Guest Opinions

Idaho Legislature’s crystal-clear message: Power is ours, voters be damned

McKay Cunningham
McKay Cunningham

In the past three months, the Idaho Legislature has moved to grab power for itself, and done so despite the express will of Idaho voters.

Exhibit A is Proposition 2, the Medicaid expansion measure and voter initiative. For years, the Idaho Legislature refused to expand Medicaid, so Idahoans, on their own, gathered signatures across the state to put the measure on the ballot. Over 60 percent of voters approved expanding Medicaid, thus providing health care coverage to a group of Idahoans who cannot afford medical care on their own.

The new law was immediately challenged in court. Even though procedural flaws should have prevented a ruling on the case, the Idaho Supreme Court bent over backward to address the legal validity of the new law. In a thorough, 26-page opinion, the justices upheld Medicaid expansion and rejected claims that it somehow usurped the Legislature’s power.

Rather than abide by the will of Idaho voters or abide by the ruling of the Supreme Court, the Legislature now seeks to dismantle Medicaid expansion. A bill that has gone through several iterations grabbed national headlines and would (1) require enrollees to work a certain number of hours a month to maintain benefits; (2) demand that enrollees provide information regarding past drug use; and (3) attempt to privatize some insurance coverage available to enrollees. The bill would cost $1.6 million a year to administer and would strip coverage from more than 10,000 Idahoans. By so doing, the Legislature substitutes its will for that of the people.

Legislative willingness to circumvent voters, unfortunately, is not limited to Medicaid expansion. It is also demonstrated by the Legislature’s effort to kill voter initiatives. Currently, a voter initiative requires signatures from 6 percent of registered voters across more than half of the state’s legislative districts in order to get the measure on the ballot. This must be completed within 18 months. Voter initiatives provide a check on legislative power and allow Idahoans to act when politicians won’t.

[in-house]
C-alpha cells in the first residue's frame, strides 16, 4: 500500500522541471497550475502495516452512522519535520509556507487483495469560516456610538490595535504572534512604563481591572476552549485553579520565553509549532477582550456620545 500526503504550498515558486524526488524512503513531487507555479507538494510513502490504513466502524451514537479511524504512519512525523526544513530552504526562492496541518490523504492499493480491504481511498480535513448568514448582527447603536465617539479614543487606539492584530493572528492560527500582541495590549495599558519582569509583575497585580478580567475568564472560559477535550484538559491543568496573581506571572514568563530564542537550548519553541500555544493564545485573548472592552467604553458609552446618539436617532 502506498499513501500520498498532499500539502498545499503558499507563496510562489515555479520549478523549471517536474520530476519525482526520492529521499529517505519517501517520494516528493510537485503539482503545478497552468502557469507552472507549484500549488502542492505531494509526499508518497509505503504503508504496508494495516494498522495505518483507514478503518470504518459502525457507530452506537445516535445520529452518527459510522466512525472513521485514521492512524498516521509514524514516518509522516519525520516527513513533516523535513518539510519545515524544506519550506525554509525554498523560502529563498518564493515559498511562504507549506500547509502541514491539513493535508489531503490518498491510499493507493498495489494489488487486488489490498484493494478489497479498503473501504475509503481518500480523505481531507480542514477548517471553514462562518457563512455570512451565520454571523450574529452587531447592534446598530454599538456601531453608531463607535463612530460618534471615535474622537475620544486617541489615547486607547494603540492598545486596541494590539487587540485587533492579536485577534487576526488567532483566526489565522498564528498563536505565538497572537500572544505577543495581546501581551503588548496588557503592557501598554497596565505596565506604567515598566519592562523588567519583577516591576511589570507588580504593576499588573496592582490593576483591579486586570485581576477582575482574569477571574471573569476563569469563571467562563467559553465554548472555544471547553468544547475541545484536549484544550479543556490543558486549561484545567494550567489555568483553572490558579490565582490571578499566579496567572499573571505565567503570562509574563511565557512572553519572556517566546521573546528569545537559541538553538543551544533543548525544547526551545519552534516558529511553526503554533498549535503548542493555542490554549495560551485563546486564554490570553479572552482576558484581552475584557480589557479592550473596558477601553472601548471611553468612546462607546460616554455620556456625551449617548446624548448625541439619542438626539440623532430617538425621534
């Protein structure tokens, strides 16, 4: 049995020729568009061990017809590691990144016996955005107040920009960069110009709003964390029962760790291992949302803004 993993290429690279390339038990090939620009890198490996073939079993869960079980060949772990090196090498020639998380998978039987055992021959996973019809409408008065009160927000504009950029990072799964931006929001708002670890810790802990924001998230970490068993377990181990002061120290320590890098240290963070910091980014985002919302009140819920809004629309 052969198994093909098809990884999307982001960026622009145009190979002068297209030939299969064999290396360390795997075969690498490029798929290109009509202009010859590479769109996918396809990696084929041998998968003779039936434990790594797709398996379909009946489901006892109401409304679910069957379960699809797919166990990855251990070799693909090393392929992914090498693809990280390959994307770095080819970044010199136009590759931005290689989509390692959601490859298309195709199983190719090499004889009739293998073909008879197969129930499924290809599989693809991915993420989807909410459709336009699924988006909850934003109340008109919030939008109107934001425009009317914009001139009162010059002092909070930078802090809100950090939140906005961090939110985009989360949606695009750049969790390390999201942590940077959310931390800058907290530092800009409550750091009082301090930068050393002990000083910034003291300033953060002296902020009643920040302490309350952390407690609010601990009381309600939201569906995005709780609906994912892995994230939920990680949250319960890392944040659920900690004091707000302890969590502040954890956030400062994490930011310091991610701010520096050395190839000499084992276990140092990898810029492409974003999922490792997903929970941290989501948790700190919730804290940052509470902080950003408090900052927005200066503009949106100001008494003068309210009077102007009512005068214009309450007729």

But a bill and a trailer bill with it would gut voter initiatives. The first bill requires signatures from 10 percent of voters from 32 of Idaho’s 35 districts – all within 180 days. The trailer bill softens this a little, still requiring 10 percent of voters, but over nine months and from voters in two-thirds of the districts. All of this would effectively end the voter initiative process, removing an important check on legislative power.

Some may ask, “So what?” When 80 percent of Idaho’s Legislature is Republican, what’s the harm in giving the Legislature more power, especially when legislators can be voted out of office? First, voter initiatives are critical for those instances when the Legislature won’t act despite the popular will. Second, through redistricting, legislators can protect themselves from being voted out of office.

This precise threat was posed by the House State Affairs Committee in a bill that would have brought gerrymandering back to Idaho. Gerrymandering allows legislators to draw their own voting districts, a process that ensures that those in power remain so. It is a nationwide problem that erodes democracy and one Idahoans banished decades ago. In 1994, through another voter initiative, Idahoans required that an independent commission draw voting districts rather than the Legislature. The proposed bill, however, would have undermined the independence and bipartisan process created and codified by Idaho voters in 1994. Luckily it was pulled from the House and died this session.

These three bills, when viewed together, reveal a disturbing aggrandizement of legislative power, over and beyond the will of the voters. They increase the disconnect that citizens feel between themselves and their representatives. By disregarding citizen initiatives, legislators signal that they think they know better than the people they represent.

McKay Cunningham is an associate professor of law at Concordia University School of Law in Boise. His research interests and publications include gerrymandering, international law, and data privacy and security.